MOTU’s revamped interface now comes with themes, like this lovely black version. And it runs on Windows, not just Mac. DP8, SONAR X2 each tune these mature DAWs; here’s a look at what they have to offer. Image courtesy MOTU.

Two DAWs, announced earlier this year, are now shipping this week. One is Cakewalk’s SONAR X2 for Windows, which extends the new user interface overhaul – loved by some, despised by others – unveiled in X1. But PC stalwart Cakewalk has new competition on the Windows platform. MOTU’s DP8, apart from being a fairly significant overhaul for Mac users, also marks the arrival of that DAW on Windows.

The timing is interesting, too, as there have been long gaps in the release cycle for two other DAWs – Apple Logic and Ableton Live – that are widely expected to be filled with upgrades soon. So, we get to see first where MOTU and Cakewalk will stand; there are in particular some features that are surprisingly absent from Apple’s DAW (like video playback to match their flagship Final Cut editor).

In the MOTU corner: that new UI and themes, new Windows support, 64-bit and VST and ReWire, video playback pros might actually use, and tons of effects, particularly in the guitar/bass guitar category.

From Cakewalk: that new UI retooled a bit to make it more usable, R-MIX visual audio editing from Roland, console-emulating channel strips, and lots of workflow improvements.

Let’s take a birds-eye view of each.


  • Improved Skylight feature, selection tools. SONAR is looking more fluid – and the cost of adapting to the new UI is paying off. Apart from endlessly-customizable widescreen setups, zooming and context-switching tools now make a lot more sense. Moving seamlessly move between tools, rather than doing a lot of switching, is especially appealing. (Looking at you, Logic.) Best seen in the videos, below.
  • More Skylight integration. It was hard to escape a tacked-on feeling with Skylight in X1; version 2 updates more views for easier takes, clips, and the like.
  • SoundCloud export.
  • Better Matrix View. This “Ableton Live in SONAR” feature (okay, not what they’re calling it, but you know that’s how you’ll think about it) has performance improvements, external MIDI support, and more flexible triggering and routing. For people who want some of the triggering options of Session View in a conventional DAW, it could appeal.
  • New effects. R-MIX uses Roland’s very-cool visual editing options and sticks them in SONAR. There’s also a new console emulation – Pro Channel – plus the Overload TH2 guitar effect.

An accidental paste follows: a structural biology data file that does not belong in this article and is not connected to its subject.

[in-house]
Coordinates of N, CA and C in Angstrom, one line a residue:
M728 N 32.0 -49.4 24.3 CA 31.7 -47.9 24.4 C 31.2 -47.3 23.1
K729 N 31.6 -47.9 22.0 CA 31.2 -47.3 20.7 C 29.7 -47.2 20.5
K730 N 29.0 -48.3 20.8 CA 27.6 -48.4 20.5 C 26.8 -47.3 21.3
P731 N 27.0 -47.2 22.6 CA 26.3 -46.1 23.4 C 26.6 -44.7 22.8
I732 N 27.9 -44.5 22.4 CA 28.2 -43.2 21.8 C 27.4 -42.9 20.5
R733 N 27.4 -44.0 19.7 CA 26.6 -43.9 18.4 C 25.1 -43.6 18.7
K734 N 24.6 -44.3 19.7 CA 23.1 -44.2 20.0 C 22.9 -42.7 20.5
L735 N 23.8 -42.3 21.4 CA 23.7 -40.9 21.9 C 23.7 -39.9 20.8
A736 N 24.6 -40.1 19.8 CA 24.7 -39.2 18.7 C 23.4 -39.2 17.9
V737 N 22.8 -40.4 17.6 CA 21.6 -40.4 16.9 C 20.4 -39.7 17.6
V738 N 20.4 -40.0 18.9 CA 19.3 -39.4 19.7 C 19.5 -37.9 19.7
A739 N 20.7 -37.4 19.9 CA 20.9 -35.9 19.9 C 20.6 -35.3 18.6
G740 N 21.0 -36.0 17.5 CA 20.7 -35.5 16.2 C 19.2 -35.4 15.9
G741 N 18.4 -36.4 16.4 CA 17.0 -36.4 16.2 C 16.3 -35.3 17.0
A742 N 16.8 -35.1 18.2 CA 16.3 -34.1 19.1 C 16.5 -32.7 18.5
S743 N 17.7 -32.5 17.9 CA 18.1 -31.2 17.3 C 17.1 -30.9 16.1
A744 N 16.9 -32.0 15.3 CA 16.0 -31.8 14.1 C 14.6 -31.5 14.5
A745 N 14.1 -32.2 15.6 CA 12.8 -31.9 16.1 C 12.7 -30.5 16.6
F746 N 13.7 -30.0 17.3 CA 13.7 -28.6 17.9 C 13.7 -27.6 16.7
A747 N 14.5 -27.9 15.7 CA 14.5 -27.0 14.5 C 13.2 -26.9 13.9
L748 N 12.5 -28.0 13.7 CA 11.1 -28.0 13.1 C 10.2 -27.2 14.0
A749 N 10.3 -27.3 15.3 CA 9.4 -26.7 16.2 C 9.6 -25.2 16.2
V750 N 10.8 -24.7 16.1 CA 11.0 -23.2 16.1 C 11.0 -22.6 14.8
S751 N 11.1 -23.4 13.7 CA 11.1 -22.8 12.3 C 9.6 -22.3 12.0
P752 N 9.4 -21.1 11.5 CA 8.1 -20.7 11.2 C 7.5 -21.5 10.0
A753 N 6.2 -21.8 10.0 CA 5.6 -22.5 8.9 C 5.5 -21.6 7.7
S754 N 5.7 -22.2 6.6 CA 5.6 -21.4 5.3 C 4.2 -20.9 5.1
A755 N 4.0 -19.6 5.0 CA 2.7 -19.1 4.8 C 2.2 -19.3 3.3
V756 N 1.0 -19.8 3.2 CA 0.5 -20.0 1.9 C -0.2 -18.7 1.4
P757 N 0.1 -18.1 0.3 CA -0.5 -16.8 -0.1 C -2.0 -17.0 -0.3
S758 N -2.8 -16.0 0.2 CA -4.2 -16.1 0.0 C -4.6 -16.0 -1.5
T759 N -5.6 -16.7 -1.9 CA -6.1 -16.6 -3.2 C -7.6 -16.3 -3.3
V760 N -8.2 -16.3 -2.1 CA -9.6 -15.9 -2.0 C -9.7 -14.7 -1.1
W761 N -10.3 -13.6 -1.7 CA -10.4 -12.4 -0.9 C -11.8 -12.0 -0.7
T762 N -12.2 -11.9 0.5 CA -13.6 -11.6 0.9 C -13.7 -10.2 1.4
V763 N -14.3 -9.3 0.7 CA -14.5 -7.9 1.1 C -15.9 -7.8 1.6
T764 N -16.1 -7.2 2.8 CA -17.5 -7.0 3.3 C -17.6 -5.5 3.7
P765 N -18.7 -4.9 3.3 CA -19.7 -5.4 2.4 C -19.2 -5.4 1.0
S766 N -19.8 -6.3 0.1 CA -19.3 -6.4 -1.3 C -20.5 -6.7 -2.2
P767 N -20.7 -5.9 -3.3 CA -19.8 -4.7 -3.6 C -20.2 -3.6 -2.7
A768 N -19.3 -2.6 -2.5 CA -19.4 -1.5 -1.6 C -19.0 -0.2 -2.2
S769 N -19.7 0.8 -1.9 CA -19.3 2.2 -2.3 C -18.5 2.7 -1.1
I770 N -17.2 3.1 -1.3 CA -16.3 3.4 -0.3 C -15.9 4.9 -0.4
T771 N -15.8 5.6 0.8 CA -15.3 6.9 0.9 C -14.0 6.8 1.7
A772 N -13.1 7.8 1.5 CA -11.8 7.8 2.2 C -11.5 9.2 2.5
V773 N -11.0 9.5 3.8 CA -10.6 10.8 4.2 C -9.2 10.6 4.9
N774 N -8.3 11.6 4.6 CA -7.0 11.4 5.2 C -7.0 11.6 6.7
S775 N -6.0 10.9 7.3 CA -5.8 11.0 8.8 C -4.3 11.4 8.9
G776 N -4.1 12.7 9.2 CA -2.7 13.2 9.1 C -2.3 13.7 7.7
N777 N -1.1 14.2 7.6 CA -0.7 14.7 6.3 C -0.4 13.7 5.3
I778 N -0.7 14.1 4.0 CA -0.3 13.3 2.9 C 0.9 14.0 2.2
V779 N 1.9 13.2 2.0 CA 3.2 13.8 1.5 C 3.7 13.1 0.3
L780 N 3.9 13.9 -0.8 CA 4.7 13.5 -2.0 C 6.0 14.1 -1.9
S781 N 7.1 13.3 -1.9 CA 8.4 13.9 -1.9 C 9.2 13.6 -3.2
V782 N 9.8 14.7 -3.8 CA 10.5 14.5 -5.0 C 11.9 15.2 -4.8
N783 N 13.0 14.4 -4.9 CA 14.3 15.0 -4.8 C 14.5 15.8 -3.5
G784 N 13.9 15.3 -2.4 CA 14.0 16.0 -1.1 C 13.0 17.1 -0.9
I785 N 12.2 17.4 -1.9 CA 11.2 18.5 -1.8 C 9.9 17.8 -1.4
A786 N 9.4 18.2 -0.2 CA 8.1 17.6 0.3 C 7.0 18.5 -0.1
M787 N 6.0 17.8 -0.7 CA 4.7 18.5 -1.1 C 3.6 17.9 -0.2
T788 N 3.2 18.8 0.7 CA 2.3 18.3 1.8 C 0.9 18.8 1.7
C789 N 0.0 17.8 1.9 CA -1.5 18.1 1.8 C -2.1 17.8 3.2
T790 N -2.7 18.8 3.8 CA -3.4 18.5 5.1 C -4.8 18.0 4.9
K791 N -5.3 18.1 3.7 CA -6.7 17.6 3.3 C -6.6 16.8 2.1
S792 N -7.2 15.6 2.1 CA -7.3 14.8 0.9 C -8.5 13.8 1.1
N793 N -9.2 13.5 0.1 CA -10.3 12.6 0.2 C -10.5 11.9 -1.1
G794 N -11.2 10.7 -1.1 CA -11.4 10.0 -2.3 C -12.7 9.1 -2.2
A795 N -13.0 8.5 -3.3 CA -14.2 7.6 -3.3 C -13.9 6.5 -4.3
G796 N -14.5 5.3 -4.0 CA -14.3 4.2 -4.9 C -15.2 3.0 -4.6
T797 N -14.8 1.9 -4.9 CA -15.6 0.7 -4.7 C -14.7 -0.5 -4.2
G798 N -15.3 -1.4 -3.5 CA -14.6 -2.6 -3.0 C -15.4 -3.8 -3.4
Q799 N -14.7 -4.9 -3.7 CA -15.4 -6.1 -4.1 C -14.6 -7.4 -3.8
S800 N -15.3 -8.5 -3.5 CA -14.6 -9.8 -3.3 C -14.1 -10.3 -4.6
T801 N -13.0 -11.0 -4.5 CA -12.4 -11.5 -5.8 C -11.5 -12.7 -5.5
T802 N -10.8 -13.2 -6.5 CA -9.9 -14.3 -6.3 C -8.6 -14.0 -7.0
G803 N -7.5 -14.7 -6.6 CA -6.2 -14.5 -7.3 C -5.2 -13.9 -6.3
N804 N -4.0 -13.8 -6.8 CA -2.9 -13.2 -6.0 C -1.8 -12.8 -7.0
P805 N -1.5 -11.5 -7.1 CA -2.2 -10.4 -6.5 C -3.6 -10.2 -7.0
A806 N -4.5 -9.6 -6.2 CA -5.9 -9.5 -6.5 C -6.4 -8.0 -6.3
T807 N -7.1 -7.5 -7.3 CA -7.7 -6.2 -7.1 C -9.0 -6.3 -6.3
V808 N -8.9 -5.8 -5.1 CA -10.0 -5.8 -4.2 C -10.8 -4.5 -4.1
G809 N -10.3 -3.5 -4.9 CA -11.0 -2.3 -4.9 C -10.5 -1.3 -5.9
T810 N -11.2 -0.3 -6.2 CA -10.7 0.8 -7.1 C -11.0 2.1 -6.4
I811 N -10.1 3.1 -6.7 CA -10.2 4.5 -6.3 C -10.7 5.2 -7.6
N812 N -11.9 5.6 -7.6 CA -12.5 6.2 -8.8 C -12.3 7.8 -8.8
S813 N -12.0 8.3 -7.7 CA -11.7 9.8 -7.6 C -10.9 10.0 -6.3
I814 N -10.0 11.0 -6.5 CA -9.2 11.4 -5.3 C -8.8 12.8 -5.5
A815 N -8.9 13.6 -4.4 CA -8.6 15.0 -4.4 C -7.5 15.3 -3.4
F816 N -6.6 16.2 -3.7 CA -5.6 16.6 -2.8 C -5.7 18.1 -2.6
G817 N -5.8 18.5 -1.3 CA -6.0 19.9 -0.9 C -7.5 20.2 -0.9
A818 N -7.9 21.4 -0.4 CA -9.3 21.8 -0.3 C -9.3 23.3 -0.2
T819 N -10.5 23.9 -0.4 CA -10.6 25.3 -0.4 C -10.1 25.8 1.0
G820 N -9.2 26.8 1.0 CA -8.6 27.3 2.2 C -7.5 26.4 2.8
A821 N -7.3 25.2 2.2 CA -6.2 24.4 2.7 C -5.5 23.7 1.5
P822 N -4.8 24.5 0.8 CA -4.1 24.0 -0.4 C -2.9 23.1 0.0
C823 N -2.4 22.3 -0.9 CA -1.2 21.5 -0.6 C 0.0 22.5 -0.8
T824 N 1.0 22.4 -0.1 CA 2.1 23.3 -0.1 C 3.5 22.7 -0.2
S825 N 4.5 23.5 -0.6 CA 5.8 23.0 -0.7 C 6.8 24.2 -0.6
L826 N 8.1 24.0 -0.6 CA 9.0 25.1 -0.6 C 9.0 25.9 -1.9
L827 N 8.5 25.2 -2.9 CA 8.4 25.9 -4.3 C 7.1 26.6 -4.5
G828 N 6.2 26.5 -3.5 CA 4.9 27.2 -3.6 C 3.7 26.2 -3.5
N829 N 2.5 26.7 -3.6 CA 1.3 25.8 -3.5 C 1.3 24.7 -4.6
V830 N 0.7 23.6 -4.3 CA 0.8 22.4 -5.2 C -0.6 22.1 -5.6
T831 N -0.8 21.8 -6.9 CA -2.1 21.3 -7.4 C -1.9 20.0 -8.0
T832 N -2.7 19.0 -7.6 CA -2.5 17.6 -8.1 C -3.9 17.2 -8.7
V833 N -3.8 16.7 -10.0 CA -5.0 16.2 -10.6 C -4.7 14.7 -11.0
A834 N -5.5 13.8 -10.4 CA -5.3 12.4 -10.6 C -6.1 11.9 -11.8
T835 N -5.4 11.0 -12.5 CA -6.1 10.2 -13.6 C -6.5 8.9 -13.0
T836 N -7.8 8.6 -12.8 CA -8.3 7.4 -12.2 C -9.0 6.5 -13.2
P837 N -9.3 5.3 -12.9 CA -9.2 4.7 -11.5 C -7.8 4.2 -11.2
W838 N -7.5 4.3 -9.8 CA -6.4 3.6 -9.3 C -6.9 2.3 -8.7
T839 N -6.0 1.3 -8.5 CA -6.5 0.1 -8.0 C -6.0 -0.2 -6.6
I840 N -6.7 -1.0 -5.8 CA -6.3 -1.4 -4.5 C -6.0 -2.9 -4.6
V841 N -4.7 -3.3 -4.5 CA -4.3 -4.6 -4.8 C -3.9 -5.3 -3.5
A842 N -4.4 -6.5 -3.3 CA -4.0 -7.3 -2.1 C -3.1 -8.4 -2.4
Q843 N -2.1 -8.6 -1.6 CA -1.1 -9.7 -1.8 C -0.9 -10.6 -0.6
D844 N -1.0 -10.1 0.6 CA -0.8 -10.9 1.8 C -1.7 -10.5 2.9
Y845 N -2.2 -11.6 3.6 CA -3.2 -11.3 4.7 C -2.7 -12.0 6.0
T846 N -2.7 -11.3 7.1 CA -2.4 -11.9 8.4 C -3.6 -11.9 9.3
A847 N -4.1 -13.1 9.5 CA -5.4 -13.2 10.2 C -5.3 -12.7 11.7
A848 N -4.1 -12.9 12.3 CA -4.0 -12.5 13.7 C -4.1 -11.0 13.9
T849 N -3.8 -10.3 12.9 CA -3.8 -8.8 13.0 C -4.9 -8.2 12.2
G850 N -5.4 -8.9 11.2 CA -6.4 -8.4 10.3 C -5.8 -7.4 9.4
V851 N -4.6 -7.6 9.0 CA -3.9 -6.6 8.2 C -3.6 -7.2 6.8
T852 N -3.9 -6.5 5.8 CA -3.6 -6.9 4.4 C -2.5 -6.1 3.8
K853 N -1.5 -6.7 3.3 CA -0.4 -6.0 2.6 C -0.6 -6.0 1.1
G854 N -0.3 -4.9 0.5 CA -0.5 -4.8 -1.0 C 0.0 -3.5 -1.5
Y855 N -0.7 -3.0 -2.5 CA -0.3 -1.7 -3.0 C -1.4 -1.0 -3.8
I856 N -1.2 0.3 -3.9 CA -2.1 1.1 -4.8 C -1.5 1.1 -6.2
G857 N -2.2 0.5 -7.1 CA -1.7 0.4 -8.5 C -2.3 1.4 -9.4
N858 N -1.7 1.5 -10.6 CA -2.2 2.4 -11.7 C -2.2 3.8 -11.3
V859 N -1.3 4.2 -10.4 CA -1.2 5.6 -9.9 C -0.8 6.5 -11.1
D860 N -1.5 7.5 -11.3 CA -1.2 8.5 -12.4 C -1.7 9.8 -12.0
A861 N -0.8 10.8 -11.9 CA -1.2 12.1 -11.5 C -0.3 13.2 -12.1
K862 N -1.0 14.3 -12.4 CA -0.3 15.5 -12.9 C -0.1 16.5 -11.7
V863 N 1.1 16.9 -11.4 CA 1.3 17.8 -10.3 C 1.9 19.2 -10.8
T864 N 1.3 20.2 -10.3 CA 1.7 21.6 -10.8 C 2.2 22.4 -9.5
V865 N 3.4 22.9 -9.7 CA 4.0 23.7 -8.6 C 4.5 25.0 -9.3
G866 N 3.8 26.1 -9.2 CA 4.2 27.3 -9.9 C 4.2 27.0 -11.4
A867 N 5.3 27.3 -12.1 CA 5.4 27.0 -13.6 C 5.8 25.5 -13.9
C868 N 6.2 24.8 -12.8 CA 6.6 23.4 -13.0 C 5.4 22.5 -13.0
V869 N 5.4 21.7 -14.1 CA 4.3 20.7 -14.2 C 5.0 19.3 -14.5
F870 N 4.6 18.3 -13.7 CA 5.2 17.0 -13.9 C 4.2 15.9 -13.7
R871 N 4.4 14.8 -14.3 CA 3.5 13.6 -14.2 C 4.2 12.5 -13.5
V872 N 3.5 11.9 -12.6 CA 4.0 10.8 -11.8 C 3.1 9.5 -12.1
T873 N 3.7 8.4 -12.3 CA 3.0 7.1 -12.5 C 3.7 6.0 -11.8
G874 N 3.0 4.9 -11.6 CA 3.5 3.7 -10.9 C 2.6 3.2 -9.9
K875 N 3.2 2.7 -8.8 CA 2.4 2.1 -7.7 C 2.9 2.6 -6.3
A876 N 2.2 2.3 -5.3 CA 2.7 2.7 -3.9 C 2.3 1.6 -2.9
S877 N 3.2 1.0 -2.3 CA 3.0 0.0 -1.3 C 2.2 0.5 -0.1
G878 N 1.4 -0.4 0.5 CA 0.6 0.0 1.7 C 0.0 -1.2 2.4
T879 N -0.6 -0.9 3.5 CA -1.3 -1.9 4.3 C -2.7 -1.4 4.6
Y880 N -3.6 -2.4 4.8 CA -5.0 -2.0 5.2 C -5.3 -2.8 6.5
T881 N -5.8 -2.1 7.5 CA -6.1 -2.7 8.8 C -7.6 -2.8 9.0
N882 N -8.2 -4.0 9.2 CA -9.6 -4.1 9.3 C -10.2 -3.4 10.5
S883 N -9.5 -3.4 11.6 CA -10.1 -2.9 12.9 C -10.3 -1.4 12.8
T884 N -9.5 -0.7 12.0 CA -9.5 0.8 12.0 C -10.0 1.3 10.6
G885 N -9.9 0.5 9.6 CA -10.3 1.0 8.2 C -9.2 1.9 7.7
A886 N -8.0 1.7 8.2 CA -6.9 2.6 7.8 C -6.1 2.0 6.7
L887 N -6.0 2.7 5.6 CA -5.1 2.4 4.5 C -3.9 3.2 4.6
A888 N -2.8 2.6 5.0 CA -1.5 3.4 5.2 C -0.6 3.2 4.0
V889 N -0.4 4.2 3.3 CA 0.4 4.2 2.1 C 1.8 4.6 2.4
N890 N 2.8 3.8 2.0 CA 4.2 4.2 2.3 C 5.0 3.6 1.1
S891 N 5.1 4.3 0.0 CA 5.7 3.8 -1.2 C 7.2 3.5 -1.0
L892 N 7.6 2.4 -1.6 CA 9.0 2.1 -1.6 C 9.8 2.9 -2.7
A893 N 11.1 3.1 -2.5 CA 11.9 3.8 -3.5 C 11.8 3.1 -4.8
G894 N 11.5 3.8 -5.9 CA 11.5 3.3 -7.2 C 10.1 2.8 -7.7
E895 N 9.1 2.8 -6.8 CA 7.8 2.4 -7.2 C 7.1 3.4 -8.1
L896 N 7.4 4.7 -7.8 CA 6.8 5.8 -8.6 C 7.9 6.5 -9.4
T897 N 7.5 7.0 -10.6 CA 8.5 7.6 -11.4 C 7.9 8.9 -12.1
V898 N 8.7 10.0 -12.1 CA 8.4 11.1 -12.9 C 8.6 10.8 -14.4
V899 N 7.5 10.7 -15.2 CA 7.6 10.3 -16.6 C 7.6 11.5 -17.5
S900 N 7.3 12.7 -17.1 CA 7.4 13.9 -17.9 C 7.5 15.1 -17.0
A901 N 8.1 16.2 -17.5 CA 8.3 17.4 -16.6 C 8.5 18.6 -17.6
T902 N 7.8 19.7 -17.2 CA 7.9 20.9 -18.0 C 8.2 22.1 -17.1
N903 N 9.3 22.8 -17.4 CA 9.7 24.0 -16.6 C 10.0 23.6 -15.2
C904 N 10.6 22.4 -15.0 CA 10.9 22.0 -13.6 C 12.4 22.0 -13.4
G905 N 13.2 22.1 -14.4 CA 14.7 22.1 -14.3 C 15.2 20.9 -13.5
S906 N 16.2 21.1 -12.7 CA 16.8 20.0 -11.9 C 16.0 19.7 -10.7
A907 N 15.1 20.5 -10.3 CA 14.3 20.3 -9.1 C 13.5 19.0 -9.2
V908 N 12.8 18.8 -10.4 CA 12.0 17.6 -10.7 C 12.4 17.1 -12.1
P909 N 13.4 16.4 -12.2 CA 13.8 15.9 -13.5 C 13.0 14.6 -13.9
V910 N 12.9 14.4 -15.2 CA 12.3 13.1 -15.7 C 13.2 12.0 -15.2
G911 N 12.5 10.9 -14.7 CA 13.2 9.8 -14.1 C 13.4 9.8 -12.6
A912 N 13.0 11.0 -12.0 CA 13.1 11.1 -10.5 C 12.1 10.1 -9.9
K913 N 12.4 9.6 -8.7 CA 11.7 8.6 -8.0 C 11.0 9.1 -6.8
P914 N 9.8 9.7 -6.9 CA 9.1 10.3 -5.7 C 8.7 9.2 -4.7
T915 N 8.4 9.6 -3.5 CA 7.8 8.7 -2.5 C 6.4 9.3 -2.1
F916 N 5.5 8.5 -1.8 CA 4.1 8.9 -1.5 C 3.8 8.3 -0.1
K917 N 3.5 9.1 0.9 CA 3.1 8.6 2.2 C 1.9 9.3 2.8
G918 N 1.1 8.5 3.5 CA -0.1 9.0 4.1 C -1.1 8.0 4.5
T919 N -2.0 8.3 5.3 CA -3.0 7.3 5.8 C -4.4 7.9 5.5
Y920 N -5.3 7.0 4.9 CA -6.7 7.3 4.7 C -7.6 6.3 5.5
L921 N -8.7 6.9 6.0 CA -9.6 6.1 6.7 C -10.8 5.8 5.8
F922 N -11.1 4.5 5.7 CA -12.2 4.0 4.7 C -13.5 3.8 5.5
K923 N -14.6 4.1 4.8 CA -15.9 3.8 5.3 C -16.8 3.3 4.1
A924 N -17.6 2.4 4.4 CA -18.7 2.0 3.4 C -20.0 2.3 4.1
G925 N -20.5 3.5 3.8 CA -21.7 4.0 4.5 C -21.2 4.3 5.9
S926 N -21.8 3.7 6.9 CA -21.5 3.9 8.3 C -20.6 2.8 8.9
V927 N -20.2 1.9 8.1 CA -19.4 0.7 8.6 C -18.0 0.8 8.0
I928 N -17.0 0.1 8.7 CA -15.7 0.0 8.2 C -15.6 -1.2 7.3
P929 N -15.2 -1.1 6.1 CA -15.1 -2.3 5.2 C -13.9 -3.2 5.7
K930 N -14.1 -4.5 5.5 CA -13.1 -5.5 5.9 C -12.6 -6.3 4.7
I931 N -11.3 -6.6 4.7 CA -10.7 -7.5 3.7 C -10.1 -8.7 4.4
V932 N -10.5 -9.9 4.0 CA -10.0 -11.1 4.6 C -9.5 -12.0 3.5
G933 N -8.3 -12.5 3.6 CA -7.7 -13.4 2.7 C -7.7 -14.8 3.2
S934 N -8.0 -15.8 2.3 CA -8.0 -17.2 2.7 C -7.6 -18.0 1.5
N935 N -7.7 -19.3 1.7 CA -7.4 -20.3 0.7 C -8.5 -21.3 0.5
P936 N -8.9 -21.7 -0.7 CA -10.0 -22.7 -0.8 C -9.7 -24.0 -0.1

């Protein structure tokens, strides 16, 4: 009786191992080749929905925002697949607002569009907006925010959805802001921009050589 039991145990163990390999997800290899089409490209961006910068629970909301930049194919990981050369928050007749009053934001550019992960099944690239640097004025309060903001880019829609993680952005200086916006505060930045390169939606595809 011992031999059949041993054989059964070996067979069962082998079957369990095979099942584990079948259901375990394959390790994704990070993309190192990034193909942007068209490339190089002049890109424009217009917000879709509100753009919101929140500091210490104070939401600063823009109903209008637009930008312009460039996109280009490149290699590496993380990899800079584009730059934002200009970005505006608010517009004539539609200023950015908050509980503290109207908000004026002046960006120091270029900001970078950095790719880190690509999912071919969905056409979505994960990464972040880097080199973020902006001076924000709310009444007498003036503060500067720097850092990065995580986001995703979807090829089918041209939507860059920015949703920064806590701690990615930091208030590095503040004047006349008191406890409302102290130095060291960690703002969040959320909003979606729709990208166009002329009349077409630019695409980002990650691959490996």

The easiest way to see the UI improvements is in the short videos on the Smart Tool and improved Skylight:

R-MIX is I think perhaps the coolest feature, though it’s available for desktop and iPad from Roland separately from SONAR — including on the Mac.

SONAR X2: What’s New


  • It does Windows. Logic may have abandoned Windows following Apple’s acquisition, and SONAR might still be Windows-only, but DP joins the likes of Cubase and Ableton as a native, cross-platform DAW. Thank easier cross-platform development; MOTU claims operation is nearly identical across the two OSes. That in itself isn’t such news, except for this:
  • Full VST and ReWire support across platforms. So, with Cubase, you can use VST, but not AU. With Logic, you can use AU, but not VST. As with Ableton Live, DP instead lets you use both VST and ReWire on Mac and Windows for easier mobility of sessions. I could talk about how I think we need new formats to replace these aging not-quite-standards, but – this is much, much better than nothing.
  • 64-bit, as well as 32-bit. 64-bit computation means optimized performance and more memory.
  • Cocoa UI. ‘Bout time – not only significant to Mac performance and compatibility, but means Cocoa-based plug-ins will now work, too.
  • New video playback engine. Up to 1080 HD videos on your main or secondary monitor, HDMI, SDI, HDX-SDI, and HD Express support. If your reaction to DP is something like “who’s using DP, anyway?” — one big answer is “people working in video.” And this is another reason why. Your move, Apple. See the video demo from MOTU of how the playback features work.
  • Plug-in management. Organize, enable/disable plug-ins. Given how many performance and reliability woes come from plug-ins, I have no idea why every single DAW doesn’t do this. (Your move, App– oh, I said that already, didn’t I?)
  • New plug-ins. This is another feature that makes Logic look a bit long in the tooth. A new “dynamic equalizer” – cleverly combining multi-band EQ with dynamics – joins a beautiful delay, mid/side processor (creatively dubbed “spatial maximizer”), de-esser, kick drum enhancer, spring reverb, ensemble chorus, VOX ACE30 guitar amp and a number of other bass and guitar amps and cabs, analog delay and flanger, and more stomps and effects. Looks very nice for the guitar crowd and for creative producers. See MOTU’s demo showing guitar processing in DP8.
  • Punch Guard. Apart from being “the move I have to do at NAMM after I’ve made a PR rep angry because of some snarky thing I said blogging,” this counts as an automatic record buffer for before and after punch recording (4 seconds before, 1 second after, customizable). See MOTU’s demo vid.
  • Improved UI, themes. See picture, top. There’s also a transport control that pops into the UI, a bit like in Logic, and… well, in a lot of things.

DP8 is packed with new effects, including a range of guitar and bass effect/cabinet (top) and combined dynamics and multi-band EQ (bottom).

Oh yeah, and I’m not kidding when I say people doing scoring are all about DP. One example, among many:

Lots of MOTU videos on YouTube [hey, guys, do you mean to have embedding disabled?]

By the way, in other MOTU news this month, if you own one of their audio interfaces, you can now control mixing features from an iPad.